How to Maintain Friendships After College
Maintaining Friendships After College
So you've finally graduated. Yay! But the reality is setting in that you'll no longer be living just down the hall from your best college friends. You might get a job in New York City, while your future maid of honor scores one in Los Angeles and your other BFF moves back to Chicago.
It's scary to think that your friendships might not survive the distance, but don't fret -- keeping those relationships afloat is easier than you might think. Deborah Reber, author of The Real Deal: Friends has a smart, sincere strategy to help you keep your bud bonds thriving.
Stay-in-touch Tactic No. 1: Don't just sit there, put forth some effort.
Many people make the mistake of assuming that solid relationships can endure anything. But the truth is that time and distance can do major damage to even the strongest of friendships. "Maintaining a friendship takes work," says Reber, "and if you really like someone, you want to keep them as a part of your life." So pick up the phone and call. There's no need to get in touch all the time (you each need space, after all, to settle into your new grooves), but reach out regularly -- every few weeks or so. It sounds so simple, but little things like this will show your friends that you really care.
Stay-in-touch Tactic No. 2: Make real-life plans in the physical world.
Don't schedule a Skype date and assume that it suffices. Make plans to meet up somewhere other than cyberspace. Maybe even spend the money to visit your long-distance friends in those faraway cities. "I am going to New York this weekend to stay with one of my friends," says Reber, who, at 40, still considers her friends from her early 20s to be among her best. "My original girlfriends still mean everything to me."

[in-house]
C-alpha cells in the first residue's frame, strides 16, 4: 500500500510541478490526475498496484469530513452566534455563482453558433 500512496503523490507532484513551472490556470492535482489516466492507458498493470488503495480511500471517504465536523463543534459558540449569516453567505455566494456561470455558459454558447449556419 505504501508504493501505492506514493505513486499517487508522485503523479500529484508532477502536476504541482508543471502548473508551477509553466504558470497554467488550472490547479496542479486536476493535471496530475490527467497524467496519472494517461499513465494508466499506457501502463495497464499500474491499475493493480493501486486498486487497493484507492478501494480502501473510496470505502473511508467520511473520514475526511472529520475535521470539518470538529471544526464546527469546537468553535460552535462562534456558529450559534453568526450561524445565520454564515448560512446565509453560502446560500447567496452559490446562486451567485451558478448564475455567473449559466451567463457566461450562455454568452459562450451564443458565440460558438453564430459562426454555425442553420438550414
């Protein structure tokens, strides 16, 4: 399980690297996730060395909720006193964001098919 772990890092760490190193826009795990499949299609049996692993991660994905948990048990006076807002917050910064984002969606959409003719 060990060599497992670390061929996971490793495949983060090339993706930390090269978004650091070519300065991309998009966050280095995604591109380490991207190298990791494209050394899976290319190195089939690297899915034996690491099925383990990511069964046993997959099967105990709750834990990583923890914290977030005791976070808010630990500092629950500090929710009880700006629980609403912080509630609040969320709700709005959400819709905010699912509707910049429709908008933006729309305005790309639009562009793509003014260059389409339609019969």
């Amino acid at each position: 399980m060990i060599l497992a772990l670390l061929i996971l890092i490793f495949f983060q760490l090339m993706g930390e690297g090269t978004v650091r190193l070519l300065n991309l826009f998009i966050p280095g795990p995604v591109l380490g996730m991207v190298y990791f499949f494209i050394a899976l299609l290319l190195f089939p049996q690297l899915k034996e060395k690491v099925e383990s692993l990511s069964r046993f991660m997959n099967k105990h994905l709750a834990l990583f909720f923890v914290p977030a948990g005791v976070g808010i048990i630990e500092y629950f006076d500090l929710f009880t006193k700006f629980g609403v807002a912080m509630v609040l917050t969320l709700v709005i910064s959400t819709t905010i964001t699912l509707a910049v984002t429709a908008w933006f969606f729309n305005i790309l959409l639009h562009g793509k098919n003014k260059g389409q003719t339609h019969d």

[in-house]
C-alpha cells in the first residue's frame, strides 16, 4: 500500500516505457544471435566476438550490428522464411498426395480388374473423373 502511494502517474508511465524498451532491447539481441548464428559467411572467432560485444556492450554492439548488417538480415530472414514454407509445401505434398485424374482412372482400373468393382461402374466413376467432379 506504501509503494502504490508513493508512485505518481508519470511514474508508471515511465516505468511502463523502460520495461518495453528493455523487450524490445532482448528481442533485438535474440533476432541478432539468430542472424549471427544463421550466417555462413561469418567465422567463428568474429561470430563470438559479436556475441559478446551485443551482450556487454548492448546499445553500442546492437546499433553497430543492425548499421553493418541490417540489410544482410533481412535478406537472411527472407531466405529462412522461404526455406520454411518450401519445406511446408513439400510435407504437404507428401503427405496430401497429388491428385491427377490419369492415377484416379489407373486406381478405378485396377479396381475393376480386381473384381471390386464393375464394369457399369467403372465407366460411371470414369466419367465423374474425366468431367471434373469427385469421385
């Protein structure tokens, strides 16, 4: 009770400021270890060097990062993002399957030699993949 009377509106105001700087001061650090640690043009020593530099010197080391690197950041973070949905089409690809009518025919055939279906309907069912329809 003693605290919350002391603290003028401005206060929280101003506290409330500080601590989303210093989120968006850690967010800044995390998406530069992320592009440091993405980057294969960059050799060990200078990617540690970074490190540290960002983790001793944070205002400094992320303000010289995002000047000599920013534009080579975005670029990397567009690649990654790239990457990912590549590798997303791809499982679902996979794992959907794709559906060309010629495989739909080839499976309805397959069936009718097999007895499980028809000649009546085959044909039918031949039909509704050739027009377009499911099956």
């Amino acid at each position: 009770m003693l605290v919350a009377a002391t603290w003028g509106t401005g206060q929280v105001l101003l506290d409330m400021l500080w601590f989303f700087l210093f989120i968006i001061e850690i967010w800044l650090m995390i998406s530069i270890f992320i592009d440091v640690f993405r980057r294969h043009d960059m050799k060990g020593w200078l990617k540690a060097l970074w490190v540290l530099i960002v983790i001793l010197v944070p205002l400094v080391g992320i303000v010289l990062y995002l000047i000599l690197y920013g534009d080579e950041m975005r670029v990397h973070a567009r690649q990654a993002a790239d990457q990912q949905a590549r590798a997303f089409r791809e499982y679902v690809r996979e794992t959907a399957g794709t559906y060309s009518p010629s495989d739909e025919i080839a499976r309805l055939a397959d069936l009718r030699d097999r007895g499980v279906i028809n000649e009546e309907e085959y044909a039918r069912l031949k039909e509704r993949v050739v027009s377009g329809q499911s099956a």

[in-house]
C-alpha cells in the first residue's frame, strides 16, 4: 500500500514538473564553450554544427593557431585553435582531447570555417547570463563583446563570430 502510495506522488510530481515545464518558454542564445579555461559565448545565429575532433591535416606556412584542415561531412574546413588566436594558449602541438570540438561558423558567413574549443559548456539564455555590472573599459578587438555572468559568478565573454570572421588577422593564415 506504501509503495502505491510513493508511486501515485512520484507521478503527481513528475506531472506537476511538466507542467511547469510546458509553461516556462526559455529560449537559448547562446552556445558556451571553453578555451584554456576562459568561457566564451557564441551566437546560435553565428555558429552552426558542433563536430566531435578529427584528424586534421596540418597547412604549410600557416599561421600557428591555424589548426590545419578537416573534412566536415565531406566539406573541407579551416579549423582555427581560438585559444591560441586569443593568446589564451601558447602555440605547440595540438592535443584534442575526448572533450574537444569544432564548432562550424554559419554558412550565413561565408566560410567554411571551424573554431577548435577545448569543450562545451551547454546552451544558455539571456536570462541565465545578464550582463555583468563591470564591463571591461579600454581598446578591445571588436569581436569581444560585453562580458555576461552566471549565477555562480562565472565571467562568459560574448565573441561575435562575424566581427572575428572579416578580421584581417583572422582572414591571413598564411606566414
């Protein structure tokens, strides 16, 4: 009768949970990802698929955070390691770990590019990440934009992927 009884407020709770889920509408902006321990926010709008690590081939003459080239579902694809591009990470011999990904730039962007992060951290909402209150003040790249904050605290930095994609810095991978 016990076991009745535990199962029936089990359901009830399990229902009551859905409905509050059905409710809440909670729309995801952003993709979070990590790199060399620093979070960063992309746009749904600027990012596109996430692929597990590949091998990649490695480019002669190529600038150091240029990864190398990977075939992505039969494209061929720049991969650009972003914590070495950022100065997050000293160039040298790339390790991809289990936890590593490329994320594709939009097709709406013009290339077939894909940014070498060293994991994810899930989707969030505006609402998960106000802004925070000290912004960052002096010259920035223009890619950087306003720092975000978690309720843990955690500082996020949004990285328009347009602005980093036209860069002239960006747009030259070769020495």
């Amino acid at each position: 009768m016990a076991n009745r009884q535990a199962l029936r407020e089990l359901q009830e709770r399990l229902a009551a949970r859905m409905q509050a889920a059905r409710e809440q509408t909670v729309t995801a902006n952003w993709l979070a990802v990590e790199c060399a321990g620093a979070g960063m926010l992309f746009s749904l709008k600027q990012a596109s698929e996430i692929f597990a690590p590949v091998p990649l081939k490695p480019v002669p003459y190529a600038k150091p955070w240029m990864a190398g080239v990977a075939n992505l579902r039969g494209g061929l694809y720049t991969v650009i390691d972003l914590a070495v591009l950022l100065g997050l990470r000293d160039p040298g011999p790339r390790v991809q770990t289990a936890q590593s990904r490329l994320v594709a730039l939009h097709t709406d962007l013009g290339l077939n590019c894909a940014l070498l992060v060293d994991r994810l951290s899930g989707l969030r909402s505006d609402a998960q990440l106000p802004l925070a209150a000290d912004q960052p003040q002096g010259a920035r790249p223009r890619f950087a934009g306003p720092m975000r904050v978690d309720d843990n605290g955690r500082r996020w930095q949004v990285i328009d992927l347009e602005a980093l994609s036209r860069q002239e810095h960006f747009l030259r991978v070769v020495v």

Stay-in-touch Tactic No. 3: Remember birthdays and other special occasions.
It is important to let your friends know that, despite the distance, they are still always on your mind, especially on a big day. So be sure to give your friend a call -- not just a post on her wall -- when she has gotten yet another year older. Pay attention to other important events too. He got promoted from that entry-level position to management? Send a congratulatory note! Your friends are sure to appreciate the effort.
Stay-in-touch Tactic No. 4: Send an actual letter.
Yes, we do mean snail mail -- and no, it's not just for old people, like your grandmother who doesn't know how to use a computer. But Mee-Maw might just be on to something. A handwritten letter shows that you care enough to take the time to give it some thought rather than simply type out a quick email or Facebook message and click "Send." So put pen to paper and write your buddy a note. It does not have to be long, but update him on what you're doing -- and be sure to ask some questions about his life! Who knows? Maybe he'll even take the time to send you a response ... the old-fashioned way.
Stay-in-touch Tactic No. 5: Plan a reunion and let the good times roll.